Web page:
A moment's silence was held for Belarusian protestors who have died in clashes with riot police – Photos: Alexander Stemp

Budapest rally rails against Lukashenko

Demonstration in solidarity with Belarus

This rally to show solidarity with Belarus and pay tribute to the ongoing protests took place at Kossuth Lajos tér/Parliament Square on September 9 and had thus been deliberately scheduled for exactly one month after the disputed Belarusian presidential election of August 9. This latter has resulted, as the world knows, with an all-out crisis and ongoing mass demonstrations.

The opposition to Alexander Lukashenko disputes his claim to have won with 80.1 percent of the vote and demands he step down after 26 years of dictatorship. Apart from the alleged electoral fraud, the demonstrators are angry about police violence against peaceful protestors after they were detained. They also fear a possible loss of independence should Vladimir Putin’s Russia use the opportunity to step in and assist Lukashenko.

The peaceful protest in Budapest was hosted by the local Belarus community. Many of the supporters were dressed in white and red to represent the Belarus “Freedom Flag”. The event opened with a speech by Belarusian Anna Mazurkevics, who highlighted the obvious plight in eloquent English. Other presenters then translated her message in Hungarian, Belarusian and Russian.

In addition, Budapest Deputy Mayor Gábor Kerpel-Fronius and Member of the European Parliament Anna Júlia Donáth both made brief appearances.

A moment’s silence was held for Belarusian protestors who have died in clashes with riot police. A candle-lightening ceremony took place, followed by the singing of Belarusian songs. All came with a clear message to stop the violence in Minsk and other cities and to bring new and appropriate changes.

Anna Mazurkevics said in her address: “We are here today because exactly one month ago, as we all know, terrible events took place in our motherland. We wanted a free and fair election. The magority wants a new president. We wanted to show the world the nation has a voice and we wanted to speak out against oppression. But we already knew the outcome.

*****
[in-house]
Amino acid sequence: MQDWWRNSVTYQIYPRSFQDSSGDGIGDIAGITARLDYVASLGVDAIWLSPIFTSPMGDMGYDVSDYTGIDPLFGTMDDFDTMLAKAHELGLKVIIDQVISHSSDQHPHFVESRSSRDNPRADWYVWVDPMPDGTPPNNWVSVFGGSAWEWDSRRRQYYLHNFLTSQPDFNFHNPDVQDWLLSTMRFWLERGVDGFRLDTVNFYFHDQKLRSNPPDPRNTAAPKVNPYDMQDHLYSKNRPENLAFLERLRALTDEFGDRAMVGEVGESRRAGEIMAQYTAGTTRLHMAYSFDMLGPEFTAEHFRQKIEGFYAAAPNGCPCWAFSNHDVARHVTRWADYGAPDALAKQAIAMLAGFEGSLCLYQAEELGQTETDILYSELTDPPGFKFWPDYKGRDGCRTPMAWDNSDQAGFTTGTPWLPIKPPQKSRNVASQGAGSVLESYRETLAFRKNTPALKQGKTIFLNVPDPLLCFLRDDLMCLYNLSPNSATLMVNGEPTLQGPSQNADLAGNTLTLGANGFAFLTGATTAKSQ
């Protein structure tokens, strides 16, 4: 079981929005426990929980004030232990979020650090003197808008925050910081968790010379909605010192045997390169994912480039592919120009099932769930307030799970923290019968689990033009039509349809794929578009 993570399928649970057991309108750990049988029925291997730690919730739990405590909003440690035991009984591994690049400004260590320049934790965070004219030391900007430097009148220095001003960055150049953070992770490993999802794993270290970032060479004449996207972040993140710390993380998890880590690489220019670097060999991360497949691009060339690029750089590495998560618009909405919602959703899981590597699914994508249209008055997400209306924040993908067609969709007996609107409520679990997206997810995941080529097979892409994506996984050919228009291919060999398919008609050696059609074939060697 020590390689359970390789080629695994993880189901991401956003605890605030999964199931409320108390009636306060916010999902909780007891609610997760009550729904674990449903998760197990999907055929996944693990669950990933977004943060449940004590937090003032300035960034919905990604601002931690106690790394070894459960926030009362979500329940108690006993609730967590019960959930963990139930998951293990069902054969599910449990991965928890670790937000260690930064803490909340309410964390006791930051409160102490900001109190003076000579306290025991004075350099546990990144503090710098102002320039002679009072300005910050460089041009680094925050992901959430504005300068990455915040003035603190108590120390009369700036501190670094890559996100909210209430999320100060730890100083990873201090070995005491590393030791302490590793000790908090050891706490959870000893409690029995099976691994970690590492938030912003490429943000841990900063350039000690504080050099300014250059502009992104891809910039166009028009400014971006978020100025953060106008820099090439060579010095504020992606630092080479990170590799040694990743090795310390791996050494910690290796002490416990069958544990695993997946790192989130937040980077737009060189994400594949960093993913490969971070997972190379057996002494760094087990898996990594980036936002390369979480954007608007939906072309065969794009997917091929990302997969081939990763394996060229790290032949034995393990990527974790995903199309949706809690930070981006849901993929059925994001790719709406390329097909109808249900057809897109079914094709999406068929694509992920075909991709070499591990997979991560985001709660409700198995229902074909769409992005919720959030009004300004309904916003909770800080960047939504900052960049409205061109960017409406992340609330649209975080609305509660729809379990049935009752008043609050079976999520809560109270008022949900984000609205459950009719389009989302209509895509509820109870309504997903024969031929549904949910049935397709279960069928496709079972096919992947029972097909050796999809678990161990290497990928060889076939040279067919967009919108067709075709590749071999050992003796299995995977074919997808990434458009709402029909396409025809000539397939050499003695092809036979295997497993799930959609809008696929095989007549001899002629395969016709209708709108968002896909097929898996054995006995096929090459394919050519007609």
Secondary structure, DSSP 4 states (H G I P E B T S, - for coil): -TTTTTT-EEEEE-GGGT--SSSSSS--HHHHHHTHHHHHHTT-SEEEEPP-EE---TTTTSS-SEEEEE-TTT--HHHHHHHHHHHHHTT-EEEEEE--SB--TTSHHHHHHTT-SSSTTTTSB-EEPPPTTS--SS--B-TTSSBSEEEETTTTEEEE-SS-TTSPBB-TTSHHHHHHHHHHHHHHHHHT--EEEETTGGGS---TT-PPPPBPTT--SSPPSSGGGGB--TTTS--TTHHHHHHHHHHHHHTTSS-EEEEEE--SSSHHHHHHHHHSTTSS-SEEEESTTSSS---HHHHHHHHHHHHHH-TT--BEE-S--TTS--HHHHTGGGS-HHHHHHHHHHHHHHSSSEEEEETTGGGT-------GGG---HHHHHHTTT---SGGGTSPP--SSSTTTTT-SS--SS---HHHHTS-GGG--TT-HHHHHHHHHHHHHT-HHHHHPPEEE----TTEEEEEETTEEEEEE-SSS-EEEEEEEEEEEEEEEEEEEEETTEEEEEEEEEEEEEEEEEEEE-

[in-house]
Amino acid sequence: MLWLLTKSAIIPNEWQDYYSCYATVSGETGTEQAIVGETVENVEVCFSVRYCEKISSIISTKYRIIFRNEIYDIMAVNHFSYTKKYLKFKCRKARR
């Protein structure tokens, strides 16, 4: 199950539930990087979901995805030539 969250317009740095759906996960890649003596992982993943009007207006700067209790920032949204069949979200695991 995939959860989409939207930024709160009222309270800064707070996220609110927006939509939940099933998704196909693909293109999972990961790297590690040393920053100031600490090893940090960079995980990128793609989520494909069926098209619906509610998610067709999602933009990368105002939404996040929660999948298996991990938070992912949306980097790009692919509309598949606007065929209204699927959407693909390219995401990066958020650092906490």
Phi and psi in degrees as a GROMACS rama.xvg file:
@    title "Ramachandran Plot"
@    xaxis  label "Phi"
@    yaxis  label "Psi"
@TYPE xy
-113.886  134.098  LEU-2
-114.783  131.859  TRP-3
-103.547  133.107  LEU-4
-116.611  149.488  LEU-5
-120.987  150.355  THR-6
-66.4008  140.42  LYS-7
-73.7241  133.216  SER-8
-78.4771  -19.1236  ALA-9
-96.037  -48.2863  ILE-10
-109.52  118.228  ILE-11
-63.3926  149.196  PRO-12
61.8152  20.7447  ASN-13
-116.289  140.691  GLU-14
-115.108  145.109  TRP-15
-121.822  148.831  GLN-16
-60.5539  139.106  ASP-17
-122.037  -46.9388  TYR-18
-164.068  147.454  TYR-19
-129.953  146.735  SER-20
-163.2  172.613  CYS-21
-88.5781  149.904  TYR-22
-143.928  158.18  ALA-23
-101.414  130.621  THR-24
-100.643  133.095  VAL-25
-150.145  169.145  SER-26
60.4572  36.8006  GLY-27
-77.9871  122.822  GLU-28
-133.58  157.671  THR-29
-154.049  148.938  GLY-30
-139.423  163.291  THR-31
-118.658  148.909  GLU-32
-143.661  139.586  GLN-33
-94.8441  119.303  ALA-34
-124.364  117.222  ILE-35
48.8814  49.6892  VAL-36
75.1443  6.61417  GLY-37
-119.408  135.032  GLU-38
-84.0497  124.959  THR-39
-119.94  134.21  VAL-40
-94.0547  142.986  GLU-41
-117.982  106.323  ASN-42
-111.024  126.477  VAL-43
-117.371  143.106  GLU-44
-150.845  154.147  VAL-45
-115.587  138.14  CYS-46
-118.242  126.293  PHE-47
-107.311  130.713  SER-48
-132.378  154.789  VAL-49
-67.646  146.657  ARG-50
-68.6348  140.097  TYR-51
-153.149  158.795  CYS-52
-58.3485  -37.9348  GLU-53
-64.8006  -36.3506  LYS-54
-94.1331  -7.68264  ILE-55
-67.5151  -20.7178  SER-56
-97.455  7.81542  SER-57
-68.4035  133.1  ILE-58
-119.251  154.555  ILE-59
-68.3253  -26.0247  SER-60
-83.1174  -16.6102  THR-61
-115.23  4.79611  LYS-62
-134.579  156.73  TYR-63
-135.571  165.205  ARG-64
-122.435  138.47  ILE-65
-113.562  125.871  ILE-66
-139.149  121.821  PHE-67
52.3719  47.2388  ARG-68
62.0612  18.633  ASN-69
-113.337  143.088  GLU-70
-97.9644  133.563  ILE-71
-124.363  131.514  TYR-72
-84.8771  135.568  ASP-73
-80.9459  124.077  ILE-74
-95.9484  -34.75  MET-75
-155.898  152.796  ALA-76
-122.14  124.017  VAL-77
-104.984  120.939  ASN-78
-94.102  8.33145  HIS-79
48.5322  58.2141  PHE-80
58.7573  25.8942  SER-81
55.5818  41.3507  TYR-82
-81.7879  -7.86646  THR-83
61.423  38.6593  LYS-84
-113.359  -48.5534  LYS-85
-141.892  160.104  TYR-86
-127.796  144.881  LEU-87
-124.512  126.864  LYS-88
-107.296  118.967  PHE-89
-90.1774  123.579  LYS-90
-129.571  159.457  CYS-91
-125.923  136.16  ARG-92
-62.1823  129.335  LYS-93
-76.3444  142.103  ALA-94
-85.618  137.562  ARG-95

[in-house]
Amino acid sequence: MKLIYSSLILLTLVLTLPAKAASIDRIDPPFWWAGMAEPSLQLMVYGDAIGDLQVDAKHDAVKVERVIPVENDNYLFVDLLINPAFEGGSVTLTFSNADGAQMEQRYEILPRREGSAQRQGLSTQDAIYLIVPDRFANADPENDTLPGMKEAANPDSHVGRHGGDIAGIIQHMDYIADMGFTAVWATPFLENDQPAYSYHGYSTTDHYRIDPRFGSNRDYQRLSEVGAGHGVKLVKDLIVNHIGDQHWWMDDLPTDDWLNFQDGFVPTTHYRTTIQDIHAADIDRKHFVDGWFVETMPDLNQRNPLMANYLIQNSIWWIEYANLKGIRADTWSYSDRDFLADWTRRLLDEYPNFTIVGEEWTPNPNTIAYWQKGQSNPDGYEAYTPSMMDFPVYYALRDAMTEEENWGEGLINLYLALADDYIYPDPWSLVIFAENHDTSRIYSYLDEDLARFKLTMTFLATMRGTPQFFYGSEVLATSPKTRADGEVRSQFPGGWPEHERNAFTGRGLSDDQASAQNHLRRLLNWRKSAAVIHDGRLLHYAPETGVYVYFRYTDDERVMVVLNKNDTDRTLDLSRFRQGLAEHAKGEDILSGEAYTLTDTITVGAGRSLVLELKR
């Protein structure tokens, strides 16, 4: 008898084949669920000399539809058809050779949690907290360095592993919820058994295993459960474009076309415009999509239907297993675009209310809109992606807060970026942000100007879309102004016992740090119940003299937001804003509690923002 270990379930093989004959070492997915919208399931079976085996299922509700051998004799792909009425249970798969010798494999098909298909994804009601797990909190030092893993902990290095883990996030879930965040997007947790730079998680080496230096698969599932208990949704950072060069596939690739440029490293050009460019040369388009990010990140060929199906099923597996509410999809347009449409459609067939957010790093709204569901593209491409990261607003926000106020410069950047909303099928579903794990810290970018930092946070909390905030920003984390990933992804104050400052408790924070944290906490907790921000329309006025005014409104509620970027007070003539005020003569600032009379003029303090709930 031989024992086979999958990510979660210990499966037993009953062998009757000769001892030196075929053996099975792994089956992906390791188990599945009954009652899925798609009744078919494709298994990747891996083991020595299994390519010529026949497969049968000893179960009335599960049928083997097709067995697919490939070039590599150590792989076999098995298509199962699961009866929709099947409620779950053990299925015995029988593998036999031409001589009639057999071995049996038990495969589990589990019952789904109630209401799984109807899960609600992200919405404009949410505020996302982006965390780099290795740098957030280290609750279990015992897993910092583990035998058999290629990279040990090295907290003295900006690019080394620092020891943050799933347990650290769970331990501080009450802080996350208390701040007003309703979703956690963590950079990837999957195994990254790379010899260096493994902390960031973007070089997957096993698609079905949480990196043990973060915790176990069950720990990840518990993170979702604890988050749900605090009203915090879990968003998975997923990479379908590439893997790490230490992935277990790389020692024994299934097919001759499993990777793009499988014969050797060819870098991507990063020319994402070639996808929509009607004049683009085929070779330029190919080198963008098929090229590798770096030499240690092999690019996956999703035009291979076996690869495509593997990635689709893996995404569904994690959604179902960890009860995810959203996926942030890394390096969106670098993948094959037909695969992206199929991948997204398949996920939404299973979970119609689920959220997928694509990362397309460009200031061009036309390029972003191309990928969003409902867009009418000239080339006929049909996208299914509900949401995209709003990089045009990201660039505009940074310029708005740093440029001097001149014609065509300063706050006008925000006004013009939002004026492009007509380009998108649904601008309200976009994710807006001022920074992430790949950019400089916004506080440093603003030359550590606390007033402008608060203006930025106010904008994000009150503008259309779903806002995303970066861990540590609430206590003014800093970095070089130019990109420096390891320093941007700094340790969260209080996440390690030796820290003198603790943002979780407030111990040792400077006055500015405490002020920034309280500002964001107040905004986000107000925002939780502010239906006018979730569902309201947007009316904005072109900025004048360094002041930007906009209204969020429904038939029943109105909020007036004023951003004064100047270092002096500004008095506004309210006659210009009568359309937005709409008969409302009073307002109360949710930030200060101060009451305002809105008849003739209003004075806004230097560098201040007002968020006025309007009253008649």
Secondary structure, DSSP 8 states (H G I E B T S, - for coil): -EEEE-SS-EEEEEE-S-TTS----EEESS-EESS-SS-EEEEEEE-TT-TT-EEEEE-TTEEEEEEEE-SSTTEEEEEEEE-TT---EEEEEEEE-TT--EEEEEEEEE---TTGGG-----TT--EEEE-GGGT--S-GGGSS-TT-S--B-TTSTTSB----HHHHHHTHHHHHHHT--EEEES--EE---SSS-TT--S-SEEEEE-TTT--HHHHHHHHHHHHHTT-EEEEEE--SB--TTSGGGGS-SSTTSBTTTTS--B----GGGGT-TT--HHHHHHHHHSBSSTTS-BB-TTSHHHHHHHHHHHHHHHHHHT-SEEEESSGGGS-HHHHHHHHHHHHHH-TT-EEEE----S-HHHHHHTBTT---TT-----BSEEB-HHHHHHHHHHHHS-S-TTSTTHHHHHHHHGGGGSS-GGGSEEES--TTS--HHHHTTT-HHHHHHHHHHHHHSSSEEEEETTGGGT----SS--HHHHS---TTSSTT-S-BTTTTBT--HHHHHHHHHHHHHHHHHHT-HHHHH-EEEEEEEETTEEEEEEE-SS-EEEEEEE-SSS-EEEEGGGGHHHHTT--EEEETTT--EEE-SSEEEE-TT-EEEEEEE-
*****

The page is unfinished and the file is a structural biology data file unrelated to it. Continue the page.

“After the results of the August 9 election came through it was clear that fraud had taken place.  Thousands of people then took to the streets, not only in the capital Minsk  but all over the country. As the country wanted to unite in peaceful unison, and to see the general demands for our rights are to be peacefully heard and respected.

“Regrettably, the peaceful demonstarations turned violent. The police started to use much aggressive force, as they went about their way by terrorising people and throwing them in prison. As ordered by the authorities to restrict, intimidate and  detain them.

“I am not afraid to say this but it’s clear: fascism is happening now. My friends and relatives cannot walk the streets of Minsk. They are too afraid they will be snatched at random by masked men at any one time for no real  reason, even when at the shops. Then forced into unregistered vehicles,  driven off and disappear.

“As of now there are four civiliians who have been killed. There are six people who are recorded as missing. There are over 7000 people still in prison and being abused. We have 450 cases which have been presented to the UN, which officially states that torture has been in use and is continually ongoing today.

“It is not safe to be in Belarus. The power has been taken from the people by this unlegitimate president, who is selling our country, who is beating and torturing people, who is surveilling the streets by helicopter and waving a Kalashnikov rifle, and trying to prove what? We don’t know.

“We want all violence in Belarus to stop, we want to have a re-election conducted fairly. We want to have all political prisoners released immediatly and we want to live in a peaceful, prosperous country with a better, brighter future”.

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